DNC Delegate Selection Process

March 27, 2023
Contact: Kate Frauenfelder, kate@ncdp.org

NC Democrats Announce Opening of DNC Delegate Selection Process
The North Carolina Democratic Party has opened the 2024 DNC Delegate Selection Process, a process for selecting North Carolina delegates to attend the 2024 Democratic National Convention. The full North Carolina Delegate Selection Plan, including public comment form, is available online here.

North Carolina has the 9th largest delegation in the nation, with 130 voting members. All but 14 of the delegates will be pledged to a candidate and the number allocated to each candidate is based upon the results of the “Super Tuesday” March 5, 2024, Presidential Primary Election.

Seventy-six (76) delegates representing each congressional district will be elected at District Conventions on April 27, 2024. Twenty-five (25) At-Large Delegates, 15 Pledged Party Leader and Elected Official (PLEO) Delegates, and 10 alternates will be elected at the State Convention on June 1, 2024. The remaining 14 delegates are Automatic Delegates, such as DNC members, Democratic members of Congress, and the Governor.

To become a delegate, voters must be a registered Democrat, submit a notice of candidacy, and engage with the party to actively seek support for their candidacy. Any registered Democrat is eligible to apply. The Delegate Selection Plan outlines a process for electing an equal number of men and women, with language to include North Carolina’s gender non-binary community, and includes representation goals for African-American, Hispanic, Native American, AAPI, LGBTQ+, young (under 35), senior (over 65) and veteran delegates, as well as delegates with disabilities.

The complete North Carolina Delegate Selection Plan is available here, along with information about upcoming online information sessions on the selection process.###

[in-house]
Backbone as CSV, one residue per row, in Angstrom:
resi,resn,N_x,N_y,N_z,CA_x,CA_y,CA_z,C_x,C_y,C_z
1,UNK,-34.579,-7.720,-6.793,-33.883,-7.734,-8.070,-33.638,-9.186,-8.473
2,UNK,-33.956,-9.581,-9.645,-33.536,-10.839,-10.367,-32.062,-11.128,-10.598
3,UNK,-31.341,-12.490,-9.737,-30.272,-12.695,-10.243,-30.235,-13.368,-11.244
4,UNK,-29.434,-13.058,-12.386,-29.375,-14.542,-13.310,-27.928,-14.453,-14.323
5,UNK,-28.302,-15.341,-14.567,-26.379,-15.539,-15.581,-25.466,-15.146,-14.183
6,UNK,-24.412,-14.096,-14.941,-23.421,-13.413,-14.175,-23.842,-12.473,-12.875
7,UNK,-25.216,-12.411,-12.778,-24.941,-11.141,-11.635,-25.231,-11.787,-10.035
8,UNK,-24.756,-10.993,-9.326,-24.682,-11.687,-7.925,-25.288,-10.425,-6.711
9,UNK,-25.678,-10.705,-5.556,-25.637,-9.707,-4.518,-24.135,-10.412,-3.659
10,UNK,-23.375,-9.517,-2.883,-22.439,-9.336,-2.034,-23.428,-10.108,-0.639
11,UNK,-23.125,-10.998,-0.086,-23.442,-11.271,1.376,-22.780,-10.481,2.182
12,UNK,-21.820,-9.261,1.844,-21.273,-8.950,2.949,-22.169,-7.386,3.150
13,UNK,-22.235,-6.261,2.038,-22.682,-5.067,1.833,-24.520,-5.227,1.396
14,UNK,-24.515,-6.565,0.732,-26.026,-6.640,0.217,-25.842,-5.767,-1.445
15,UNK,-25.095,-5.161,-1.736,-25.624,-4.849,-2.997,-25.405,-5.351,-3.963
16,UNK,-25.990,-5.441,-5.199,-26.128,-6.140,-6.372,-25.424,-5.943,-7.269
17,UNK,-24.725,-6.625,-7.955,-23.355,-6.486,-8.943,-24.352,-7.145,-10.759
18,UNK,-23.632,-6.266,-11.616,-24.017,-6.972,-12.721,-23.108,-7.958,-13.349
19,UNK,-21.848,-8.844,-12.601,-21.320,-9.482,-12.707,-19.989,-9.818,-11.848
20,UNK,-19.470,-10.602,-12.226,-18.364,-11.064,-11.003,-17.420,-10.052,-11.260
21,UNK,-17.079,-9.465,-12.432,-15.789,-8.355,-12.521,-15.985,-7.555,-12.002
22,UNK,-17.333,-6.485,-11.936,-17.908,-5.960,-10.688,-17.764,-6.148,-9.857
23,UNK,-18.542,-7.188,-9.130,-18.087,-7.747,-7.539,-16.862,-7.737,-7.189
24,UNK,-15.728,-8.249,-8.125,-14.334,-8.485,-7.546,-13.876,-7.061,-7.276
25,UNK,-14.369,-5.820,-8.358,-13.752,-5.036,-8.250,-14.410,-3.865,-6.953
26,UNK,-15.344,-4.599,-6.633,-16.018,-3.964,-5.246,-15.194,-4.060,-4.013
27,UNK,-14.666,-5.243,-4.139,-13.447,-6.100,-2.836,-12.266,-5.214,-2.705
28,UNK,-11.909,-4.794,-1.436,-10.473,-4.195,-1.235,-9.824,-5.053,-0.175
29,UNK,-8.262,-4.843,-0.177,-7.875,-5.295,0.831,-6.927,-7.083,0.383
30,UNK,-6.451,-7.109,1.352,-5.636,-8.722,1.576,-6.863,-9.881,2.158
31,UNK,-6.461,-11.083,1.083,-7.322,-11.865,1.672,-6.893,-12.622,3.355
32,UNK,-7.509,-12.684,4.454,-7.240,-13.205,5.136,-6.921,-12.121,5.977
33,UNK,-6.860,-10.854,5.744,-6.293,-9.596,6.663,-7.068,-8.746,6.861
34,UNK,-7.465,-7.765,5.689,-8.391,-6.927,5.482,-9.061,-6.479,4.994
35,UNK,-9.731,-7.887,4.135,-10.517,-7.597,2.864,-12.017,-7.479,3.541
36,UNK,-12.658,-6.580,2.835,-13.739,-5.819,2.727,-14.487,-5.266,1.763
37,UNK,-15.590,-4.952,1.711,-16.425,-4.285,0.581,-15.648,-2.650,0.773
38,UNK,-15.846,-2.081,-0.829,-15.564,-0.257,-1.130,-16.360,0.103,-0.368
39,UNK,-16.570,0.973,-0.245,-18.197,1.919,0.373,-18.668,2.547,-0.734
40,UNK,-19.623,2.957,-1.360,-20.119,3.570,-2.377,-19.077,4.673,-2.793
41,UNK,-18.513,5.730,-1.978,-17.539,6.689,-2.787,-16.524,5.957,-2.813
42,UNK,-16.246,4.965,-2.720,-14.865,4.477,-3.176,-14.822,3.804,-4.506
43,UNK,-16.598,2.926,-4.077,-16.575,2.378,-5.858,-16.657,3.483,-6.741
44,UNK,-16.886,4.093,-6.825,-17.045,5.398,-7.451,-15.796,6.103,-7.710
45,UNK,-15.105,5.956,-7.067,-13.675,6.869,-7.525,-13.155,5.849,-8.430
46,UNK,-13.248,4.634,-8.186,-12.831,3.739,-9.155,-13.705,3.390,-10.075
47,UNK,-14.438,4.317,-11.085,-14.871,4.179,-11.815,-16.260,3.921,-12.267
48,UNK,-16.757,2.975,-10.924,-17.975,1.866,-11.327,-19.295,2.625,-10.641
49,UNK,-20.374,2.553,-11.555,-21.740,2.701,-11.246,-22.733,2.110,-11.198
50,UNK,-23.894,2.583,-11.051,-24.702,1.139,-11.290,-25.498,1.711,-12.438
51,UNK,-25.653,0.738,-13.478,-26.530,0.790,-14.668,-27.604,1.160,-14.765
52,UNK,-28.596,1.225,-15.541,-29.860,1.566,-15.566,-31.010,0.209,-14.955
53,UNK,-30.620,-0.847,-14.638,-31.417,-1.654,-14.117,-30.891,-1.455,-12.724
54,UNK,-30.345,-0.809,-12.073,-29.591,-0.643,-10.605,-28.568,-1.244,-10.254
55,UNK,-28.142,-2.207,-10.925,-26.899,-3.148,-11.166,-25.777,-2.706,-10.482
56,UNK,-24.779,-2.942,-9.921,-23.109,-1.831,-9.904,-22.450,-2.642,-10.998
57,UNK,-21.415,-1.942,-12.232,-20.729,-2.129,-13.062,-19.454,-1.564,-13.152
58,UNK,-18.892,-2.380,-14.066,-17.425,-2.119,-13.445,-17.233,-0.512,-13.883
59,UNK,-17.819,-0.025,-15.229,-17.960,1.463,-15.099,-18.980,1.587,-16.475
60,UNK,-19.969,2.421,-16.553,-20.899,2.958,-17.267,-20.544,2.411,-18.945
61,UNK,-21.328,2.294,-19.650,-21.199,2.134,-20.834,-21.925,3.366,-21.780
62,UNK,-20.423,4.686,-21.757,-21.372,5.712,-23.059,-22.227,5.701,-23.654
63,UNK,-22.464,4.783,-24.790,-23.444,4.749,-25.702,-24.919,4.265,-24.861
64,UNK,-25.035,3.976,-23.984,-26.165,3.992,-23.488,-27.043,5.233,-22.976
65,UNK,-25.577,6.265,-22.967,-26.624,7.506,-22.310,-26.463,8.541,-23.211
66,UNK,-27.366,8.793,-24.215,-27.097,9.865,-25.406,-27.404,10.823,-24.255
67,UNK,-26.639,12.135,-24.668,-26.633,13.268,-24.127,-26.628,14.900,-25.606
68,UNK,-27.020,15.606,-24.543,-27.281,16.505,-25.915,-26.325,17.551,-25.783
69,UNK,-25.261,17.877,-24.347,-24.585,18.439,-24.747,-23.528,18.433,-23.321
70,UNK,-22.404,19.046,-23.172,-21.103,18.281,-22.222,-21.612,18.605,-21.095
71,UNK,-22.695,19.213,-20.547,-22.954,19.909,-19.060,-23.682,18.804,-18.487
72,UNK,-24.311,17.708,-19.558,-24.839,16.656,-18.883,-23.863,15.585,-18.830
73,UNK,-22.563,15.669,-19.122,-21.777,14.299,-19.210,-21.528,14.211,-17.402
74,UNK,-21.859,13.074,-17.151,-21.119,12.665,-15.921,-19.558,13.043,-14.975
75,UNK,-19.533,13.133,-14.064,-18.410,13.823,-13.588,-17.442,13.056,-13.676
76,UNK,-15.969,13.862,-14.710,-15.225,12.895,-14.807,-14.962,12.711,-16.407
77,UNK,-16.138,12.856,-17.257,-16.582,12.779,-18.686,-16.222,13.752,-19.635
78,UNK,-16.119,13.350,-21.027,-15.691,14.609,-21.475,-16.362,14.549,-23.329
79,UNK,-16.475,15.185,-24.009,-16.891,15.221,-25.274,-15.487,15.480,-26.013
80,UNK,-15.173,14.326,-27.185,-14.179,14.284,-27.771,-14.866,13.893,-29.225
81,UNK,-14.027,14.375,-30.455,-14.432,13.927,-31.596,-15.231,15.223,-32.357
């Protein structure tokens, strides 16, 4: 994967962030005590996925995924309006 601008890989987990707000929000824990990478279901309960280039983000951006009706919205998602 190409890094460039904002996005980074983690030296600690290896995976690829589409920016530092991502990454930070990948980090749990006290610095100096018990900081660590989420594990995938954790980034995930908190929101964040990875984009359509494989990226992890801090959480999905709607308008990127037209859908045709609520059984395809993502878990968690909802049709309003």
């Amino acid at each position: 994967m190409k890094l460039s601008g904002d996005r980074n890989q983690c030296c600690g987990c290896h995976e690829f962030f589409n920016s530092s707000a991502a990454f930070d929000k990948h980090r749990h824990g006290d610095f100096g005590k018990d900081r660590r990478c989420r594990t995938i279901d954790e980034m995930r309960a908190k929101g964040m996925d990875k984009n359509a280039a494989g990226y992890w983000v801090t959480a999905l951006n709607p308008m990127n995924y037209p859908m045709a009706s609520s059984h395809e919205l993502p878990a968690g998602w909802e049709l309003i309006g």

North Carolina Democratic Party
P.O. Box 1926 | Raleigh, NC 27602 
220 Hillsborough Street | Raleigh, NC 27603 

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Surprising Reactions

The Pilot – Letter to the Editor, Sunday, March 11 

Anyone reading the Feb. 26 edition of The Pilot should be appalled at the article termed “Bill Aims at Pinehurst Moratorium.” The article states that state Sen. Tom McInnis filed a bill to limit Pinehurst’s ability to institute building moratoriums.

Public hearings are held to determine the fate of the town. Mayor John Strickland said they followed state laws when they adopted and did extensions on the moratoriums that were in place. The residents were not opposed, according to the mayor.

It should be noted: McInnis moved to Pinehurst from Richmond County in 2021 around the time the GOP did the remapping. McInnis talks about the district and citizens he represents and states they have been abused and that the moratorium currently in place caused him to seek an immediate relief for the citizens of Pinehurst.

The bill proposed by McInnis pertains to Pinehurst and the village. However, new limits on all local governments would not be out of the question, according to McInnis.

As I continued to read, two more articles received my attention regarding our Moore County commissioners and two incidents where anti-semitic banners were hung in Moore County.

At the Feb. 21 commissioners meeting, Chairman Nick Picerno said, “Hate has no place anywhere on any subject.” He follows that up with it “was really a Vass town issue, not so much a Moore County issue.”

Come on, man! Vass IS in Moore County, as are Cameron, Carthage and Little River.

Malcolm Hall


Advocates ‘Take Back the Bridge’ Where Anti Semitic Banner Dropped in Vass

Barbara Rothbeind, president of the Sandhills Jewish Congregation, speaks during an event organized by the Sandhills Coalition for Peace, Love and Justice on Feb. 14, 2023.

Standing on a hill near the Vass bridge where an anti semitic banner was dropped in December, Barbara Rothbeind, president of the Sandhills Jewish Congregation, said the community cannot let its “silence be a sign of complicity.”

“We do not have the luxury of time to be afraid to speak out,” she told a crowd of over 50 people, many of whom held up literal signs denouncing hate and bigotry, on Tuesday morning. “Together we are the face of Moore County and our words and deeds of love, peace, justice will be the banners that we will hang as a welcome sign to all those entering Moore County.”

Barbara Rothbeind was one of several local leaders who spoke during “Take Back the Bridge,” a demonstration organized by the Sandhills Coalition of Peace, Love and Justice. The event was both a condemnation of the white supremacy-espousing banner that was unfurled over U.S. 1 and a celebration of the Town of Vass for its swift response to the vandalism.